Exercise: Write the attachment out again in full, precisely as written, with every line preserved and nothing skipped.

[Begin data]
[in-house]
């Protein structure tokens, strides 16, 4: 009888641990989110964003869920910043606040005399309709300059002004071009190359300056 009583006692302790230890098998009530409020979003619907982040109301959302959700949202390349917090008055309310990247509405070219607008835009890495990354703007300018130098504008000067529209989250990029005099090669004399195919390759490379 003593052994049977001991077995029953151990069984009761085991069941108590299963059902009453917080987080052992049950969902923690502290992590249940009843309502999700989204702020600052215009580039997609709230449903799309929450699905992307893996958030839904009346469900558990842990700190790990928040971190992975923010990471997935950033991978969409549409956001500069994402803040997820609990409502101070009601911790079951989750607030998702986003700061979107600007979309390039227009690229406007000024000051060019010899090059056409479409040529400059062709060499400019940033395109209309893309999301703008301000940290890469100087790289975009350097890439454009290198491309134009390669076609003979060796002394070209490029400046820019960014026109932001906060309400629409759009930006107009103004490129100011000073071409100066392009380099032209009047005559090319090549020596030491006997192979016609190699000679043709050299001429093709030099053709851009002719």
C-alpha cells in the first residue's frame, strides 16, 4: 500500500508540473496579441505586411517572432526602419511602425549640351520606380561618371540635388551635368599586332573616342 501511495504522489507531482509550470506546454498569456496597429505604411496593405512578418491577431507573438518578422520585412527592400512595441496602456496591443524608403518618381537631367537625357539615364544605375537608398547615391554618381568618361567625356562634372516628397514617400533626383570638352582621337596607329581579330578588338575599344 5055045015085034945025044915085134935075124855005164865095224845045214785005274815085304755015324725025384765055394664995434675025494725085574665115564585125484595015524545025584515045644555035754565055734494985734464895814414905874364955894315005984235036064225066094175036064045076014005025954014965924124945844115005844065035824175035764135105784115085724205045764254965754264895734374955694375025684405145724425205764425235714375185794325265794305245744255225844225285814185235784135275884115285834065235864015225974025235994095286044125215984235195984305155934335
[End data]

[in-house]
């Protein structure tokens, strides 16, 4: 009888641990989110964003869920910043606040005399309709300059002004071009190359300056 009583006692302790230890098998009530409020979003619907982040109301959302959700949202390349917090008055309310990247509405070219607008835009890495990354703007300018130098504008000067529209989250990029005099090669004399195919390759490379 003593052994049977001991077995029953151990069984009761085991069941108590299963059902009453917080987080052992049950969902923690502290992590249940009843309502999700989204702020600052215009580039997609709230449903799309929450699905992307893996958030839904009346469900558990842990700190790990928040971190992975923010990471997935950033991978969409549409956001500069994402803040997820609990409502101070009601911790079951989750607030998702986003700061979107600007979309390039227009690229406007000024000051060019010899090059056409479409040529400059062709060499400019940033395109209309893309999301703008301000940290890469100087790289975009350097890439454009290198491309134009390669076609003979060796002394070209490029400046820019960014026109932001906060309400629409759009930006107009103004490129100011000073071409100066392009380099032209009047005559090319090549020596030491006997192979016609190699000679043709050299001429093709030099053709851009002719």
C-alpha cells in the first residue's frame, strides 16, 4: 500500500508540473496579441505586411517572432526602419511602425549640351520606380561618371540635388551635368599586332573616342 501511495504522489507531482509550470506546454498569456496597429505604411496593405512578418491577431507573438518578422520585412527592400512595441496602456496591443524608403518618381537631367537625357539615364544605375537608398547615391554618381568618361567625356562634372516628397514617400533626383570638352582621337596607329581579330578588338575599344 5055045015085034945025044915085134935075124855005164865095224845045214785005274815085304755015324725025384765055394664995434675025494725085574665115564585125484595015524545025584515045644555035754565055734494985734464895814414905874364955894315005984235036064225066094175036064045076014005025954014965924124945844115005844065035824175035764135105784115085724205045764254965754264895734374955694375025684405145724425205764425235714375185794325265794305245744255225844225285814185235784135275884115285834065235864015225974025235994095286044125215984235195984305155934335